Fermat's Last Theorem

  1. I am trying to get my father's ingenious proof of Fermat's last theorem the recognition that it deserves. Please visit the link below.



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  2. jcsd
  3. matt grime

    matt grime 9,396
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    I'm not sure who you talked to about the mathematics, but we'll assume you're serious and not a troll.

    1. Let r=2ab be the decomposition into subfactors (a=p_1p_2... and b=p_3p_4... which is by the way appallingly badly chose notation)

    then according to you the triples are of the form if I can decipher you slightly ambiguous notation (it is not clear what the dots should represent in your expressions)


    y=2ab +a^2


    This observation is drawn from the trivial assertion that the squares are the sum of the odd numbers. And is a moderately interesting variation on the usual formula for generating primitve triples, however, I can't seem to find 5,12,13 as one such triple. wlog x=5, then a=2 b=1 is the only solution, and implies y=8.

    2. Your history lesson probably ought to include the notice that 5 years after he claimed to have a general proof, he produced a sepific proof for n=4 I think, which would be surprising if Fermat actually had a general result. Something which practically no serious mathematician believes. Besides, we'd all look idiotic if there were a proof from the book. Surely one can say that given the huge number of plausible but subtley flawed proofs (presumption of unique factoization) it is likely Fermat was also wrong.

    I haven't read the generalization to higher powers, give me a minute and I'll point out the first error.
  4. matt grime

    matt grime 9,396
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    Hmmm, not as easy as usual. Will think about it.

    OK, now I've got it. The detritus that must fit into the r^3 space. You never actually calculate what that is,and I'll not believe the proof until you do. I mean, you do some fiddling with it, and say it must do this that and the other, but never write down what it is. It's z^3-x^3 - x^2(z-y)-something else I can't be buggered to work out, and you claim that isn't possible because it reduces to a quadratic that can't be true. But hey, you don't do that at all, as far as I can tell.

    Also even if this is true for n=3, it doesn't imply a reductio ad absurdum because you can't from it deduce that n=4 reduces to n=3
    Last edited: Feb 24, 2004
  5. Hello digiflux, thanks for putting this interesting mathematics on the internet.

    I agree that Fermat could have been onto something...

    Here is a quote from the paper at www.fermatproof.com :

    So far, so good. The generalized Pythagorean equation is this:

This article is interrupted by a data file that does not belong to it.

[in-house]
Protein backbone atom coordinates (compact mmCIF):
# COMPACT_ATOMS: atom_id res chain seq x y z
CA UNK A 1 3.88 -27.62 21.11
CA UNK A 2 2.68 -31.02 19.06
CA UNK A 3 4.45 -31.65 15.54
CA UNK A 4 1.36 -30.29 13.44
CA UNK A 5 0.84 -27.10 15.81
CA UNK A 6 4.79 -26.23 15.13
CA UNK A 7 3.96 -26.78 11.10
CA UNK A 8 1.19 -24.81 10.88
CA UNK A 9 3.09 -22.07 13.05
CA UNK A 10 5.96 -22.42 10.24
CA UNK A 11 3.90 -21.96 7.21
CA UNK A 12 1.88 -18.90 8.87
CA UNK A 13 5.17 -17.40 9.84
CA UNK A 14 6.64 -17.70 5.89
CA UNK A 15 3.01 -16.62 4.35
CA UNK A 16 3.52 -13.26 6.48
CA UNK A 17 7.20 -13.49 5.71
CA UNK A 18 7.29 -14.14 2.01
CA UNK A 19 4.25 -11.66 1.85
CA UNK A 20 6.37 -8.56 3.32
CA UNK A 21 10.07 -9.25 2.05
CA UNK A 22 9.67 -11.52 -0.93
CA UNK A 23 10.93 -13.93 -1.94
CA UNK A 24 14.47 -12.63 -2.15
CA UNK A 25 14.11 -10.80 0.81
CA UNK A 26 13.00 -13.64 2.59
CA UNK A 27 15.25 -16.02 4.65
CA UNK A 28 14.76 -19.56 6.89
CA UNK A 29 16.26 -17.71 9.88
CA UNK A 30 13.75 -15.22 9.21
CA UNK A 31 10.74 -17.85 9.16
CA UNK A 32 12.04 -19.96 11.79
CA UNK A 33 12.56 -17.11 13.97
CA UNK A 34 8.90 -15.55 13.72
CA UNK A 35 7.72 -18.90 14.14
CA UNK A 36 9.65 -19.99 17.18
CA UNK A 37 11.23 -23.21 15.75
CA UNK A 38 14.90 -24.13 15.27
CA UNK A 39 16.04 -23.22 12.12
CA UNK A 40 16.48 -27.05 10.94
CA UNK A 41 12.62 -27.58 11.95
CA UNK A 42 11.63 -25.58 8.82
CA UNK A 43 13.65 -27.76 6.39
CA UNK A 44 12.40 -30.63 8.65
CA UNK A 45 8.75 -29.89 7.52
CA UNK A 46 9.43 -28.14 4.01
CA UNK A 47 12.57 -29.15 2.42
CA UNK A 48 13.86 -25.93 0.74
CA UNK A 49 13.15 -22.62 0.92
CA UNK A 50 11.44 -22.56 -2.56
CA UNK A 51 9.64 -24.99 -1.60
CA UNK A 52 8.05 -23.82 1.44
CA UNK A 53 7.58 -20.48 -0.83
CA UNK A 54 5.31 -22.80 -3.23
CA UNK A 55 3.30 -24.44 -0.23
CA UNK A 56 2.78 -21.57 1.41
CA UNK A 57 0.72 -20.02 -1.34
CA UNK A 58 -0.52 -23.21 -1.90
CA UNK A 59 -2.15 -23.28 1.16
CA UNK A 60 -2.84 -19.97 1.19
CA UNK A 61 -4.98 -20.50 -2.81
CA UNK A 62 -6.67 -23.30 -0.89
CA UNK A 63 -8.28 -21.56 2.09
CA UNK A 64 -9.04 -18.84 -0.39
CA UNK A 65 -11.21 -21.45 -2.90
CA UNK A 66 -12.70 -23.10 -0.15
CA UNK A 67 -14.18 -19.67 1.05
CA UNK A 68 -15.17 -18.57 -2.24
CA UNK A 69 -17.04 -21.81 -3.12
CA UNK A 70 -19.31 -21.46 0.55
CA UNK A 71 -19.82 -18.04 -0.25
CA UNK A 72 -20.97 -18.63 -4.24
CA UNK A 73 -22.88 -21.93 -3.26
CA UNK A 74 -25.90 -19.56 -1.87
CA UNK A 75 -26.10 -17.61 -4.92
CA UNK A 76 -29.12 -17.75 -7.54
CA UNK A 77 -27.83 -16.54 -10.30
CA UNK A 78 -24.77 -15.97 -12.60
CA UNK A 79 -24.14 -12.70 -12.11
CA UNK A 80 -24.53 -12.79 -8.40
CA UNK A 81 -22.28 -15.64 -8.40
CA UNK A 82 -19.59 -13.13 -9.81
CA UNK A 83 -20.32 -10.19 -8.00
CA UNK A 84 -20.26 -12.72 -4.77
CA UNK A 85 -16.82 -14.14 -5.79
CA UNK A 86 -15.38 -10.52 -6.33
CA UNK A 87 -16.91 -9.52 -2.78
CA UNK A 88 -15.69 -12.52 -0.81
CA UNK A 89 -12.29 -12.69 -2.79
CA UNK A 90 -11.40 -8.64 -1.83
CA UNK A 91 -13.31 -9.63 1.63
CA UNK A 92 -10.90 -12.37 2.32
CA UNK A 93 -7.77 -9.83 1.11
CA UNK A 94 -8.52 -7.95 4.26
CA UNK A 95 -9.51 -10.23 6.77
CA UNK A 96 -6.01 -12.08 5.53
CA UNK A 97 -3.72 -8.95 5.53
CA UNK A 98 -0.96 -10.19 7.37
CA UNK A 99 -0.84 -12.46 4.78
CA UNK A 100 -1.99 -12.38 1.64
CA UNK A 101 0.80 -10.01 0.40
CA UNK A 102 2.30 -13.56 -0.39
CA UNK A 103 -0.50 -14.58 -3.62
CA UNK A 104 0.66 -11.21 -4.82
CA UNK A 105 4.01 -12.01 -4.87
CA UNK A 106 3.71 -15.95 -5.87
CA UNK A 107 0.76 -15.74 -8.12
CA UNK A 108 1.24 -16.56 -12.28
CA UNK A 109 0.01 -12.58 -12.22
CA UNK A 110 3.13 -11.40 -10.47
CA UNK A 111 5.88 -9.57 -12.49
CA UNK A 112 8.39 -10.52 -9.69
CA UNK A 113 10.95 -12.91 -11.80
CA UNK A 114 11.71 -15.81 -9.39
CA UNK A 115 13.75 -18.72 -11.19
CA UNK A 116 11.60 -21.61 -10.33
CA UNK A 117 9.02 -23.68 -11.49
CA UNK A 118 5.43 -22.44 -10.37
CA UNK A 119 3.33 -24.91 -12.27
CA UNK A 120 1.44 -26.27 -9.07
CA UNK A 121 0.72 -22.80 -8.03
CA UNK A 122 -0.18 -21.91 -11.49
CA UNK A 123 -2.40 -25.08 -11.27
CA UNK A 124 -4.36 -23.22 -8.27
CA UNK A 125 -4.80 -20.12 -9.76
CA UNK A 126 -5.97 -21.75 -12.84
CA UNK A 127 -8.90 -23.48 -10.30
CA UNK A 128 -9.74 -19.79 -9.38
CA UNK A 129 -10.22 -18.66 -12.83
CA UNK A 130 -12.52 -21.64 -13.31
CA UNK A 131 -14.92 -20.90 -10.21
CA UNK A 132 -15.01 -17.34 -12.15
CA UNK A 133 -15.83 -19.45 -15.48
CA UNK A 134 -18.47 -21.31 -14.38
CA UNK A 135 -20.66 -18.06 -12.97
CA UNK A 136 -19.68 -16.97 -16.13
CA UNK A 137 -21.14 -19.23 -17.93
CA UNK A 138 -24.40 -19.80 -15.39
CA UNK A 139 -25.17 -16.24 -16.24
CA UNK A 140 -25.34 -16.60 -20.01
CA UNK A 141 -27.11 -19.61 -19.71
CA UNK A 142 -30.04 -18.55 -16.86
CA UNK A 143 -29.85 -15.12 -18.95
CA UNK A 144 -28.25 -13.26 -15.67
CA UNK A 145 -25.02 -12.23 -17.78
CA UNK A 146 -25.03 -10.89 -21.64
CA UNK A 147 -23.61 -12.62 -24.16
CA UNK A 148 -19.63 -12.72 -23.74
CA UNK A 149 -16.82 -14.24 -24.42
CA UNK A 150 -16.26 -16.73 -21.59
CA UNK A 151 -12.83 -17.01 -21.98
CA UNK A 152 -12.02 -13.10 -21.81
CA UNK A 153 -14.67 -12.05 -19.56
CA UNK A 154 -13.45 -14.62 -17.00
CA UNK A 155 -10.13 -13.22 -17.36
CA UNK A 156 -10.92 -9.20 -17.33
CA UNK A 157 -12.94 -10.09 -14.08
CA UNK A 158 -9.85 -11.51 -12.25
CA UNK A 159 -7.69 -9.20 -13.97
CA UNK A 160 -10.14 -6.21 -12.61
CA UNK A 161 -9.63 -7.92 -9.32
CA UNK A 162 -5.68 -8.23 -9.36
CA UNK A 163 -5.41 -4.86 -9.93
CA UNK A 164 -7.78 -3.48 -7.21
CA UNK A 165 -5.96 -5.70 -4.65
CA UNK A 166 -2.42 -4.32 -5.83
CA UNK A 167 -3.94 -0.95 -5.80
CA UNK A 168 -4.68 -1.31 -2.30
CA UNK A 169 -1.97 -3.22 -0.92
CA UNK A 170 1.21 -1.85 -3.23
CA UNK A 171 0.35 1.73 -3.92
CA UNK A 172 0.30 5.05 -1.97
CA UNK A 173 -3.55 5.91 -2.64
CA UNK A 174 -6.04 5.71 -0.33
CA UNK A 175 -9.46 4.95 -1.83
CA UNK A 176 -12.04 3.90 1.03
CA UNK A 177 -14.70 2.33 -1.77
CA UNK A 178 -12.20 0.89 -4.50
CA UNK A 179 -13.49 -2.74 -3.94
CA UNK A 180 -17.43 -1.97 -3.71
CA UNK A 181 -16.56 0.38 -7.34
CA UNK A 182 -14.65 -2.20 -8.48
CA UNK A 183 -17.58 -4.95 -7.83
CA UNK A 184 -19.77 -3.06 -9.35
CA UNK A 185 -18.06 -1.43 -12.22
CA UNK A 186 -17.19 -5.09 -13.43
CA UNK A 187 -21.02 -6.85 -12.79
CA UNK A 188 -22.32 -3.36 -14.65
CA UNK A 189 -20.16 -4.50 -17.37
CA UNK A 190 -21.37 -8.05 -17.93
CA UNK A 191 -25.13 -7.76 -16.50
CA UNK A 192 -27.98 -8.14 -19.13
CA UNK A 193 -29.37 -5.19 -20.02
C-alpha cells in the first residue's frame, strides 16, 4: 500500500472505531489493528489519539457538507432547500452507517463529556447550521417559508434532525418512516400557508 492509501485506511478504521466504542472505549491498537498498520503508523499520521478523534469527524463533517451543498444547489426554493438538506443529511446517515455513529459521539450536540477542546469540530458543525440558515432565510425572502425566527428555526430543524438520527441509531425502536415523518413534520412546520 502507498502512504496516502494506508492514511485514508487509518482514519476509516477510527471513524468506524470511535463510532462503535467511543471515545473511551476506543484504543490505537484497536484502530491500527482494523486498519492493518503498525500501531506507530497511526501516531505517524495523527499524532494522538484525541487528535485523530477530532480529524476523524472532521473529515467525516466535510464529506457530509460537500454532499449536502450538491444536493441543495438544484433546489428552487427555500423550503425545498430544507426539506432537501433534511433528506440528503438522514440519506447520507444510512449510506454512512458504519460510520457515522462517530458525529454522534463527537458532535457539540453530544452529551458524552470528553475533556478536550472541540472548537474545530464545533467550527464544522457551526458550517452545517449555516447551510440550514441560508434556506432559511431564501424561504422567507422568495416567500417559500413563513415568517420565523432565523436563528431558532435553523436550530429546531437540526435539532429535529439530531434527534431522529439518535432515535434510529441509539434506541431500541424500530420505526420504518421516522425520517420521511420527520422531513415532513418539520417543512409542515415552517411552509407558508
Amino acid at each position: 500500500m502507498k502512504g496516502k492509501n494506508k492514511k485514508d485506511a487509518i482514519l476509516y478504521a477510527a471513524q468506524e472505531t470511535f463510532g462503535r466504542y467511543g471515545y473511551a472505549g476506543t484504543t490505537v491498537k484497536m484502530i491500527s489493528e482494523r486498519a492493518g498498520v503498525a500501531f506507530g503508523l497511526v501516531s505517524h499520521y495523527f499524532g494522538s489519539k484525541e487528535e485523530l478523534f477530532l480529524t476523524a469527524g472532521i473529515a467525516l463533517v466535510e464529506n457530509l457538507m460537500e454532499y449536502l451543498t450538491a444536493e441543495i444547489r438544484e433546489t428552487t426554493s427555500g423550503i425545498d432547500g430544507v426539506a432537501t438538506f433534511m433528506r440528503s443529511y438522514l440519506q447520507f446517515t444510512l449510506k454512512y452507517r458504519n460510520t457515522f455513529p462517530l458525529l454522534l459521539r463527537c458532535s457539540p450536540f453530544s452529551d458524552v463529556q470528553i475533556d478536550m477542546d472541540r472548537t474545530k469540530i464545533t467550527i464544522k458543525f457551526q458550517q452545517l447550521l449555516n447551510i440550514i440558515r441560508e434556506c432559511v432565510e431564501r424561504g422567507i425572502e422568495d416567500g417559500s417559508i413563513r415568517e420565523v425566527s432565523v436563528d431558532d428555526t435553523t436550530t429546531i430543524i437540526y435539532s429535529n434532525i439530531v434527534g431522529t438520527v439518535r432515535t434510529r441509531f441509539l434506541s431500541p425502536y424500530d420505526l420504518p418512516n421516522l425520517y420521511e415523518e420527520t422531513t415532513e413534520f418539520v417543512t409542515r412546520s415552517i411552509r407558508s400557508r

[a^2 - b^2]^2 + [2*a*b]^2 = [a^2 + b^2]^2

    All odd numbers, 2x+1, can be represented as a^2 - b^2

    [x+1]^2 - x^2

    x^2 + 2x +1 - x^2 = 2x+1

    The equation [a^2-b^2]^2 + [2*a*b]^2 = [a^2 + b^2]^2 generates all Pythagorean triples, but it is not the only one that does. There are other expressions and relations that can generate all Pythagorean triples, for example:

    An infinite stack of predictable algebraic expressions to generate
    positive integer solutions for the Pythagorean Theorem.

    a b c

    4n(n+1)-3 , 4(2n+1) , 4n(n+1)+5

    4n(n+2)-5 , 4(3n+3) , 4n(n+2)+13

    4n(n+3)-7 , 4(4n+6) , 4n(n+3)+25

    4n(n+4)-9 , 4(5n+10) , 4n(n+4)+41

    etc. etc. etc.

    a^2 + b^2 = c^2

    Very interesting at www.fermatproof.com

    2[5*1] + 1^2 = 11

    2[5*1] + 2[5]^2 = 60

    2[5*1] + 2[5*1]^2 + 1 = 61

    A + B = C

    2A + 2B + 1 = 2C + 1

    11^2 + 60^2 = 61^2

    3 = 2^2 - 1^2

    3^2 = 5^2 - 4^2

    3^3 = 14^2 - 13^2

    3^4 = 41^2 - 40^2 = 9^2

    3^p = A^2 - B^2

    [2x+1]^p = A^2 - B^2
    Last edited: Feb 25, 2004
  6. Thanks for looking at my father's proof. I have absolute confidence in his abilities. He was a genius who worked at Vought developing rocket missile systems. I on the other hand have a degree in Fine Arts...lol. Oh well. Please forward my father's link to others who are interested in a Fermat proof. Oh and sign the guestbook.

    Thanks Again...
  7. matt grime

    matt grime 9,396
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    But your confidence appears to be misplaced. As I said it contains two obviously false assertions about generating pythagorean triples and claiming a reductio ad absurdum proof. The proof in case n=3 is half reasoned and not convincing and appears to make some unjustified conclusions about possible cases. That isn't to say the n=3 argument is wrong, just that it needs more examing. If you are genuine and not just a troll you should look at it and think about it - it uses nothing more than high school maths.
    Last edited: Feb 29, 2004
  8. [zz)] [zz)] [zz)]

    Actually the proof does generate all Pythagorean triples.

    Look at it again.